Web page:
Presentation to Crude by Rail Safety Initiative 2014

Wendy A. Tadros
Chair, Transportation Safety Board of Canada
Houston, Texas, 24 June 2014

Check against delivery.

Opening Remarks

Thank you for that introduction. And thank you for inviting me to speak to you today.

I’d like to begin with a quote by Oscar Wilde, who once said that “experience” is merely the name people give to their mistakes. That’s true, but I know a lot of organizations with plenty of “experience” who haven’t taken the next step: to learn from mistakes, and make better choices so something doesn’t go wrong the next time.

At the Transportation Safety Board of Canada, we’ve spent almost a quarter century doing just that. Whenever there is an accident—on our waterways, along our pipelines or railways, or in our skies—the dedicated men and women - our team of experts seek to answer three key questions: “What happened?” “Why did it happen?” And then, most importantly, “What needs to be done to ensure it won’t happen again?”

Here in Houston, you are probably more familiar with the NTSB, which has essentially the same goal, and works in much the same way we do. Speaking of which, I would like to thank the NTSB for being there to help us with our investigations when we needed it, particularly on the ground in Lac-Mégantic.

And now let’s talk about that accident, because not only is it on everyone’s mind, but it offers plenty of “experience” to learn from. In fact, in some ways, it’s the reason we’re all here today: Because the shipping of crude oil—whether by pipeline or by rail—is a topic that grows in importance every day. It is a topic that is on the minds of governments, and it’s in the media. It dominates radio call-in shows and newspaper editorial pages. And, as the number of barrels and carloads shipped continues to skyrocket, it is a growing concern for the people whose towns and cities and backyards lie along North America’s transportation routes.

Once in a generation, there is an accident that changes the face of safety … an accident that moves us—that forces us—to question our assumptions, to dig deep into the way things are done … and to really change a company, or an industry, or an entire culture, when the current one is found wanting.

I’m talking about fundamental change—a sea change, the kind of transformation that has the potential to make what emerges almost unrecognizable from what came before.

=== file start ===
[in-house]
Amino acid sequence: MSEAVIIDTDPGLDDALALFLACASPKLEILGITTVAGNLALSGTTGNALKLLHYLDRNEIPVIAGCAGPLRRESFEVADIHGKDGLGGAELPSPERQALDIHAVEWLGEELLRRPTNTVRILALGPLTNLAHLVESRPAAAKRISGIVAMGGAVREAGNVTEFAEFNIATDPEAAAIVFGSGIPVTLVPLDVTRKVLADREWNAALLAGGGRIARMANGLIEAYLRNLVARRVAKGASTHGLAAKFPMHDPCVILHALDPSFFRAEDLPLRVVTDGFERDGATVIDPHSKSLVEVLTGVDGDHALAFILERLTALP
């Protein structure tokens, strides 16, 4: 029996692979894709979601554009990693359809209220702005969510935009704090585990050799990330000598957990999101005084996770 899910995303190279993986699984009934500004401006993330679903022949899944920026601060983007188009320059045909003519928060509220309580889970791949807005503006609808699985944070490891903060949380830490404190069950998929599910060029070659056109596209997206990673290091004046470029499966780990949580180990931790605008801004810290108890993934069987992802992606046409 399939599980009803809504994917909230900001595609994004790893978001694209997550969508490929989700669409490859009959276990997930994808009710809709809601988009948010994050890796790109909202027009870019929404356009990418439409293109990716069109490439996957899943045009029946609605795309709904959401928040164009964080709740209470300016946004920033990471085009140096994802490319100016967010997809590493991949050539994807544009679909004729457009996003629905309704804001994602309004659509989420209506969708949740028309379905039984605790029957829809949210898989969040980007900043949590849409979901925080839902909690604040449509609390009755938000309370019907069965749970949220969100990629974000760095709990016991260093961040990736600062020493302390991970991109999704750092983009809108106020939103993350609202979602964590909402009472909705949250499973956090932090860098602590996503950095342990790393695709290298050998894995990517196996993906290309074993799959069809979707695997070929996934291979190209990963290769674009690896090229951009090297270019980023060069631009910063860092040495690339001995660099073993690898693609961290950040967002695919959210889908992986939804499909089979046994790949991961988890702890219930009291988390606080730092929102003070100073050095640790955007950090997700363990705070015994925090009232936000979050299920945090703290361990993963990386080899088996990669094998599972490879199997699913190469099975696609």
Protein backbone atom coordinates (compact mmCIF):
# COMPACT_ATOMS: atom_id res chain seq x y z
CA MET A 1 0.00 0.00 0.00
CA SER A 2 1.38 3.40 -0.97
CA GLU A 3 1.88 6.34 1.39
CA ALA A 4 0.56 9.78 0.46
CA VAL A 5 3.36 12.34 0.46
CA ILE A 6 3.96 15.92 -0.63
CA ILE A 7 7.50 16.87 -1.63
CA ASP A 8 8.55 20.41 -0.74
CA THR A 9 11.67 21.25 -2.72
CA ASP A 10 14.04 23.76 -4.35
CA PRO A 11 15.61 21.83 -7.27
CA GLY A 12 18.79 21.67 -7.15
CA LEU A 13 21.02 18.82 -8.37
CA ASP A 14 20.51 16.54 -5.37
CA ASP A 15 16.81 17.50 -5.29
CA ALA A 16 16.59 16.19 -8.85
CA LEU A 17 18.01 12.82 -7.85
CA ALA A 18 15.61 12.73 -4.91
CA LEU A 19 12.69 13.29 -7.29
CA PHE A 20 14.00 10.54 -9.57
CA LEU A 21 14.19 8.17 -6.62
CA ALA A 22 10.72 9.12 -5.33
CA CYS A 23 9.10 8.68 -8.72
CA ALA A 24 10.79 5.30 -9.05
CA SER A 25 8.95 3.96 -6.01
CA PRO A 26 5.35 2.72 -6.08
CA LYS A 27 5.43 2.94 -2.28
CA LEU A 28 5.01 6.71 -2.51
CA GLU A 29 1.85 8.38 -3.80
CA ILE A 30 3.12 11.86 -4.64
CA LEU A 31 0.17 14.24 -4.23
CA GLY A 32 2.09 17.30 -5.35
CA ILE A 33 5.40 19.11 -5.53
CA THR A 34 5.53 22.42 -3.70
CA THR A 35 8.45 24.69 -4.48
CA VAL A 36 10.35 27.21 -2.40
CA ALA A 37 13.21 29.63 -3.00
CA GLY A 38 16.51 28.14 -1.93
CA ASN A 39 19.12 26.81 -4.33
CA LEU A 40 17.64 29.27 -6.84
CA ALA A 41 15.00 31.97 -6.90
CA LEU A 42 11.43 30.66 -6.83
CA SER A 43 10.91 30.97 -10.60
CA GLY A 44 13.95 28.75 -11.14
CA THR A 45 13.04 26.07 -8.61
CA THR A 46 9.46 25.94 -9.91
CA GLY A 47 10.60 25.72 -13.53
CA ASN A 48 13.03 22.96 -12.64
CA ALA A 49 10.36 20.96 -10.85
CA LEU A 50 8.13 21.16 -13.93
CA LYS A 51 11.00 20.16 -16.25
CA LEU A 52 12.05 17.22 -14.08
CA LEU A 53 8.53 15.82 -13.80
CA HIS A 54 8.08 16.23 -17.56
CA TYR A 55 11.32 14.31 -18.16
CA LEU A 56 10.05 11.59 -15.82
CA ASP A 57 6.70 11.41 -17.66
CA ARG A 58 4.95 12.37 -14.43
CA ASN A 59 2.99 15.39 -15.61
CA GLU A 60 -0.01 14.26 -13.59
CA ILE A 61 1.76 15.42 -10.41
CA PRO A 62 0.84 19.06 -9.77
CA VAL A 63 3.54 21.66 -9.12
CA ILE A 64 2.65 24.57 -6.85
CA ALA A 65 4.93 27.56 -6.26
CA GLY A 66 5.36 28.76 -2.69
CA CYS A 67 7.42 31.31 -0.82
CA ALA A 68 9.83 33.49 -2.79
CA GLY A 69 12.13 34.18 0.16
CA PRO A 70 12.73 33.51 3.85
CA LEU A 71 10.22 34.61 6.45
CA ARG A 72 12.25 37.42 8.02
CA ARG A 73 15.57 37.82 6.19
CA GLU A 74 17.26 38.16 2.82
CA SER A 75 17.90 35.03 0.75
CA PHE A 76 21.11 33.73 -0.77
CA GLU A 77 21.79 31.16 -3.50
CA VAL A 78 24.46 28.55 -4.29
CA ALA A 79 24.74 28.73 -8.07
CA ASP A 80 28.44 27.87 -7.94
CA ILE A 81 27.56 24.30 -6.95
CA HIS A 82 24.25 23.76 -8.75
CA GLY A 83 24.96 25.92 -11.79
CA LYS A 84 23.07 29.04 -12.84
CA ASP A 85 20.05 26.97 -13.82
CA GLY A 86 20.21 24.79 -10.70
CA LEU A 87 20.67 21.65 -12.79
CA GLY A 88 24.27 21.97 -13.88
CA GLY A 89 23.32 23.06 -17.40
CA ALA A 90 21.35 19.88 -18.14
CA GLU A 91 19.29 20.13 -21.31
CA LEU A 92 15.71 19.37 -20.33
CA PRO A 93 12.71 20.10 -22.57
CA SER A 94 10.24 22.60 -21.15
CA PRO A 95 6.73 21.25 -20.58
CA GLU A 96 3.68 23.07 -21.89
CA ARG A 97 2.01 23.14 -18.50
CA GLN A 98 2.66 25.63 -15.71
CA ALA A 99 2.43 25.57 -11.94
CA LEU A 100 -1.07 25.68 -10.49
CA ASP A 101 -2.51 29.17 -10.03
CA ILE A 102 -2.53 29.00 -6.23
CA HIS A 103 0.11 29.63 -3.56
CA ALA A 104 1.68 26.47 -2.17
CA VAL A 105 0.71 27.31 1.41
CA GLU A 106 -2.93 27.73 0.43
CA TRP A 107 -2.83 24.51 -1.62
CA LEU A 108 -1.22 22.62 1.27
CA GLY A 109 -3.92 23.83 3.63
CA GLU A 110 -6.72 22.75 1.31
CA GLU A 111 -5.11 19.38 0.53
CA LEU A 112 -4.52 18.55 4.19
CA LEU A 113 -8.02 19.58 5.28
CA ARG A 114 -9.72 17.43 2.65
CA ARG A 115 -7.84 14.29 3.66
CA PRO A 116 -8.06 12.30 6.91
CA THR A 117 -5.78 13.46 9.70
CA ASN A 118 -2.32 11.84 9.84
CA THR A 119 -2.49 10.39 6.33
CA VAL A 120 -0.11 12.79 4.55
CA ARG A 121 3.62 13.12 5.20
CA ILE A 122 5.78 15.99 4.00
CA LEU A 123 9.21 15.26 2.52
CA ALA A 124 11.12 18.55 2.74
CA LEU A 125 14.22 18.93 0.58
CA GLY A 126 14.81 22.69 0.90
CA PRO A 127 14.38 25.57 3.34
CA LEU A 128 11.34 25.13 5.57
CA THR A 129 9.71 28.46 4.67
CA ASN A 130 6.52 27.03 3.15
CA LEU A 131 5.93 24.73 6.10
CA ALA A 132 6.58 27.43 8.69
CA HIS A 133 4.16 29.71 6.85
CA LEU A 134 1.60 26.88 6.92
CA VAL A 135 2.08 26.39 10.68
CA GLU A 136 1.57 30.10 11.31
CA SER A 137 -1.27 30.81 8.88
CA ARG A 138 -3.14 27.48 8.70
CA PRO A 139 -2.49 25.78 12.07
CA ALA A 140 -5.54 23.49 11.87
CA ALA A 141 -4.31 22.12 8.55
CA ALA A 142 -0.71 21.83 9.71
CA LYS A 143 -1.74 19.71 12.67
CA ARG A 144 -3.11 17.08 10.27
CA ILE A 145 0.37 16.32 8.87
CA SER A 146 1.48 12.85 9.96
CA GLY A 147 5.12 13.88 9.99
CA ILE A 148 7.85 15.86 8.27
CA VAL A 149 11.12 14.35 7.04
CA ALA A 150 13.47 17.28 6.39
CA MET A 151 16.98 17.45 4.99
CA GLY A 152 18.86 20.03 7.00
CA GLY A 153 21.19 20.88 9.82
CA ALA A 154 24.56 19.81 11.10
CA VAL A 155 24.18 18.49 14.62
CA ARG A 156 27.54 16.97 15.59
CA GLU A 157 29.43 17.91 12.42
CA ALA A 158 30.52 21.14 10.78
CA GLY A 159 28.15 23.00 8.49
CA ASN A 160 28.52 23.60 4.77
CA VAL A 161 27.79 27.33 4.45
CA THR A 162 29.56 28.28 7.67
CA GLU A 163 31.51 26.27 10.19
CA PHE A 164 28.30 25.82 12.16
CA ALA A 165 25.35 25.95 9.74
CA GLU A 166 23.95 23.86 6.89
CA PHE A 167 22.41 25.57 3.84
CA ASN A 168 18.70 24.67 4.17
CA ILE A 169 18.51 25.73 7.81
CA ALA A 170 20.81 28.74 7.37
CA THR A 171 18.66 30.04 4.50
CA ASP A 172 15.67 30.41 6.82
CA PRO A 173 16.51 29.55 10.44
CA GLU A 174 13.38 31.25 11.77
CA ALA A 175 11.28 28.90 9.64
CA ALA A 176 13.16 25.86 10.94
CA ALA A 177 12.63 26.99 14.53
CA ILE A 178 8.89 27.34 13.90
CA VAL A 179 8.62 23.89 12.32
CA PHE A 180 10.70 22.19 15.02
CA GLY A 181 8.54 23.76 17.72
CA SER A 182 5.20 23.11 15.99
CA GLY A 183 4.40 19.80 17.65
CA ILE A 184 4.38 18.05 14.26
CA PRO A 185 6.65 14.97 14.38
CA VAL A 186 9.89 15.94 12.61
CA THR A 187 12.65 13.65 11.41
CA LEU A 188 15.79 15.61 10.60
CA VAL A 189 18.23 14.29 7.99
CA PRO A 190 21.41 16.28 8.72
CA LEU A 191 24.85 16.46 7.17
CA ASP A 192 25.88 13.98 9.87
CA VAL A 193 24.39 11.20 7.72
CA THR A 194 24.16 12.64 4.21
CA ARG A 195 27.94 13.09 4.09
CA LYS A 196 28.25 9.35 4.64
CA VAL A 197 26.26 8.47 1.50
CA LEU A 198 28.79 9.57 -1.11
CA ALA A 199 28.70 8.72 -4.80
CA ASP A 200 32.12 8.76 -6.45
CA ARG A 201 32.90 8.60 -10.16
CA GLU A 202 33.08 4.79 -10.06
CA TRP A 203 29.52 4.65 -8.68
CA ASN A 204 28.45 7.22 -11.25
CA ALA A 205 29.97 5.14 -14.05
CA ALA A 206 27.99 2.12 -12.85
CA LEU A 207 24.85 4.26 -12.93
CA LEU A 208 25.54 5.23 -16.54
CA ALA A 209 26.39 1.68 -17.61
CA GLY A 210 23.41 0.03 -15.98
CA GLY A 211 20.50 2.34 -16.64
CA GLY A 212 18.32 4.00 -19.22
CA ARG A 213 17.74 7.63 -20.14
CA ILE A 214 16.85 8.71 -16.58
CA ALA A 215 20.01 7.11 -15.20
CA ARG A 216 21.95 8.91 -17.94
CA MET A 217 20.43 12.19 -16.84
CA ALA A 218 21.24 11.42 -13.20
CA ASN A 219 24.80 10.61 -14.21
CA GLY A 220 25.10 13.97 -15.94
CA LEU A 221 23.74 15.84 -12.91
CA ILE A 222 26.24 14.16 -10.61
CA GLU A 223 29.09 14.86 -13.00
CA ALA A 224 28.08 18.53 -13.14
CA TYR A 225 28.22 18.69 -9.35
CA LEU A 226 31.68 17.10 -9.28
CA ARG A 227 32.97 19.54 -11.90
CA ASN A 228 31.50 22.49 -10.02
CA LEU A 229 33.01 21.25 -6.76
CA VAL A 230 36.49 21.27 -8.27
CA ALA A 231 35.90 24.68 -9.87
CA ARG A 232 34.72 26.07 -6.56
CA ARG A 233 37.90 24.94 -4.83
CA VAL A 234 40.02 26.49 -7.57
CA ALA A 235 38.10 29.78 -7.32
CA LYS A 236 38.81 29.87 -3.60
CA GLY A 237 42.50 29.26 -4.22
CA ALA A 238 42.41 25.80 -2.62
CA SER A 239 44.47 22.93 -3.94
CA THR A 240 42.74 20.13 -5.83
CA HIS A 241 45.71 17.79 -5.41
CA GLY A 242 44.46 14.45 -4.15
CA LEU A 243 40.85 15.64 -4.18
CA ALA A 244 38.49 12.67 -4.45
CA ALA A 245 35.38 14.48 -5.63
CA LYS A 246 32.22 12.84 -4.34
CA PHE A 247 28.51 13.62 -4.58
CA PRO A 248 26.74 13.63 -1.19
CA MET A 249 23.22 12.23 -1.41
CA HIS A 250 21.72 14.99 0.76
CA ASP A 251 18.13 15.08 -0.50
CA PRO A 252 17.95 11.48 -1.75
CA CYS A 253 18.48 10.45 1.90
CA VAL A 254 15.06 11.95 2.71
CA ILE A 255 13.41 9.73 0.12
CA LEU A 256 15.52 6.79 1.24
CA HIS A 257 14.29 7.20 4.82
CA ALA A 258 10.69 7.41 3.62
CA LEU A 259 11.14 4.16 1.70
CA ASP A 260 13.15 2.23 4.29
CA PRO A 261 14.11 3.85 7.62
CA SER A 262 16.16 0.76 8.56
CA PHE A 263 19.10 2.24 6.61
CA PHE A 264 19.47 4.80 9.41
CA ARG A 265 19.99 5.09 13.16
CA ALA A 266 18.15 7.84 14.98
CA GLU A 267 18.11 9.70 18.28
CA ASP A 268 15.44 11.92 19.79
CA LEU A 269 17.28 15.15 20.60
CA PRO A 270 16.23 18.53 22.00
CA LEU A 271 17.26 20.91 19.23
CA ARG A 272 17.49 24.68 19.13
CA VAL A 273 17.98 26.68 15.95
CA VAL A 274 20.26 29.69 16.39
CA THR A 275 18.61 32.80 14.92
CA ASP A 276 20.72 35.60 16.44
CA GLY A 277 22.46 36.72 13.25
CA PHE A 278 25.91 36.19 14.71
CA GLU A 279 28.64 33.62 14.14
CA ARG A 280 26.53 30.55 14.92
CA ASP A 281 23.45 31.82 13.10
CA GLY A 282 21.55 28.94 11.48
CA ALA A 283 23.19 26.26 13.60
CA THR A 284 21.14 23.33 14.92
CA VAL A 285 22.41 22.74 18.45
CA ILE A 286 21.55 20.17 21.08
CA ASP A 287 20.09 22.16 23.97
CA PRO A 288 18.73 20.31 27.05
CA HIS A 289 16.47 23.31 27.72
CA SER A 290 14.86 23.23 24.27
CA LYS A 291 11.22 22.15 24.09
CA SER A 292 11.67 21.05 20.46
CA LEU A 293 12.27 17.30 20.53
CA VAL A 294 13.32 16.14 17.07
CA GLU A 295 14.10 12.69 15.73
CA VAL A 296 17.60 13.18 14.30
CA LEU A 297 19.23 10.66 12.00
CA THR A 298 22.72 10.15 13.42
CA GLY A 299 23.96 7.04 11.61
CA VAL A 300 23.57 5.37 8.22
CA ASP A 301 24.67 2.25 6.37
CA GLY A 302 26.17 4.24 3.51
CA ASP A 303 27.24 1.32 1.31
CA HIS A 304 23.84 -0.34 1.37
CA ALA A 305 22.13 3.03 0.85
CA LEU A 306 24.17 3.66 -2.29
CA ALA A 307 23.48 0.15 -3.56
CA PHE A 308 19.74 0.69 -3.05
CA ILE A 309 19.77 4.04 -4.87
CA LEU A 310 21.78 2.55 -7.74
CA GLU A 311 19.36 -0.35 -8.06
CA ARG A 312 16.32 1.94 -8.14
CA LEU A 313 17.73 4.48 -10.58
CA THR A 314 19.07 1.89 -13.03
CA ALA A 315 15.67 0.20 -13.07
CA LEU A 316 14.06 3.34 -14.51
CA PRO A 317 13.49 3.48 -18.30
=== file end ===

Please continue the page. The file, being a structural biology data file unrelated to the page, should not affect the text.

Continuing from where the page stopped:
That accident, and the genesis for the change that is now sweeping the industry, happened on a warm summer night last July, and it began when a train carrying crude oil was parked unattended on a main track just a few miles above the town of Lac-Mégantic, Quebec.

Everybody here knows at least some of what happened next: the runaway, the derailment, and the fiery devastation. It was destruction on a scale almost unimaginable. And we’ve all heard the numbers: about 6 million litres of Bakken oil spilled. 63 tank cars derailed, with breaches to 59 of those cars. And, most importantly, 47 lives lost.

And while this accident may have happened in a small Canadian town, the safety issues it raises are neither small nor confined to my nation. They are massive. And they apply to Canada and the United States.

In fact, given the numbers, and the rate at which they are increasing, a strong argument can be made that the United States has an even more compelling reason than Canada to move swiftly.

According to an article in the New York Times published earlier this year, not only is about two-thirds of the production in the Bakken field being shipped by rail, but trains are now carrying more than 10% of the total U.S. oil production. And some of it is going through high-population areas.

But back to Lac-Mégantic, because what we learned from this accident, what we gained in experience, has already proven a game-changer. To start with, there is the oil itself—which, we learned, is much more volatile than previously thought. Overnight, the old perception—of crude as just inert sludge—had been banished.

Then there were the things we communicated to regulators right away, in the initial weeks of the investigation.

I’m talking about the securement of unattended trains, particularly if they carry dangerous goods, as well as the testing—and accurate documentation of—petroleum crude oil properties.

Even bigger changes were soon to follow. In late January came an unprecedented move. Acting together, the TSB and the NTSB rolled out a series of parallel recommendations. We recognized that, since our railways (or railroads as you say) are interconnected, the solutions need to be coordinated. So we took a comprehensive approach to lowering the risk—focusing on how dangerous goods are moved at every step of the way, from origin to destination.